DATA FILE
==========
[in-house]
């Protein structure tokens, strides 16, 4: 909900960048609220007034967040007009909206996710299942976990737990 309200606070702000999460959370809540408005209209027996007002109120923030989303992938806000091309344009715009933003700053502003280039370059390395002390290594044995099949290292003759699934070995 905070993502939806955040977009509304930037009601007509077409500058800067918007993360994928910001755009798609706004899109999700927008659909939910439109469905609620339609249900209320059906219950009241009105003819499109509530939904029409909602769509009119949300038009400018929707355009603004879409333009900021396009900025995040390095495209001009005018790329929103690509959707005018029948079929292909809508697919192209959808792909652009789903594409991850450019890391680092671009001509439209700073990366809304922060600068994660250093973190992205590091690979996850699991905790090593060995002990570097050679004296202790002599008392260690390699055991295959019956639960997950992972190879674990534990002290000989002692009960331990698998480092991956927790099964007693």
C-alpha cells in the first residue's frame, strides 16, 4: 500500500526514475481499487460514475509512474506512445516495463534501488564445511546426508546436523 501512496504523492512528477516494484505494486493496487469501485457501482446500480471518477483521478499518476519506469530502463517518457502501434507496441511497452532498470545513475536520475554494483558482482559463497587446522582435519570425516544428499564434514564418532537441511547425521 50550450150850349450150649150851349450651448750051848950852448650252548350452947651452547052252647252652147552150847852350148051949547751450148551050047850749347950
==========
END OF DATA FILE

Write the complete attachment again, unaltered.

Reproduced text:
[in-house]
């Protein structure tokens, strides 16, 4: 909900960048609220007034967040007009909206996710299942976990737990 309200606070702000999460959370809540408005209209027996007002109120923030989303992938806000091309344009715009933003700053502003280039370059390395002390290594044995099949290292003759699934070995 905070993502939806955040977009509304930037009601007509077409500058800067918007993360994928910001755009798609706004899109999700927008659909939910439109469905609620339609249900209320059906219950009241009105003819499109509530939904029409909602769509009119949300038009400018929707355009603004879409333009900021396009900025995040390095495209001009005018790329929103690509959707005018029948079929292909809508697919192209959808792909652009789903594409991850450019890391680092671009001509439209700073990366809304922060600068994660250093973190992205590091690979996850699991905790090593060995002990570097050679004296202790002599008392260690390699055991295959019956639960997950992972190879674990534990002290000989002692009960331990698998480092991956927790099964007693």
C-alpha cells in the first residue's frame, strides 16, 4: 500500500526514475481499487460514475509512474506512445516495463534501488564445511546426508546436523 501512496504523492512528477516494484505494486493496487469501485457501482446500480471518477483521478499518476519506469530502463517518457502501434507496441511497452532498470545513475536520475554494483558482482559463497587446522582435519570425516544428499564434514564418532537441511547425521 50550450150850349450150649150851349450651448750051848950852448650252548350452947651452547052252647252652147552150847852350148051949547751450148551050047850749347950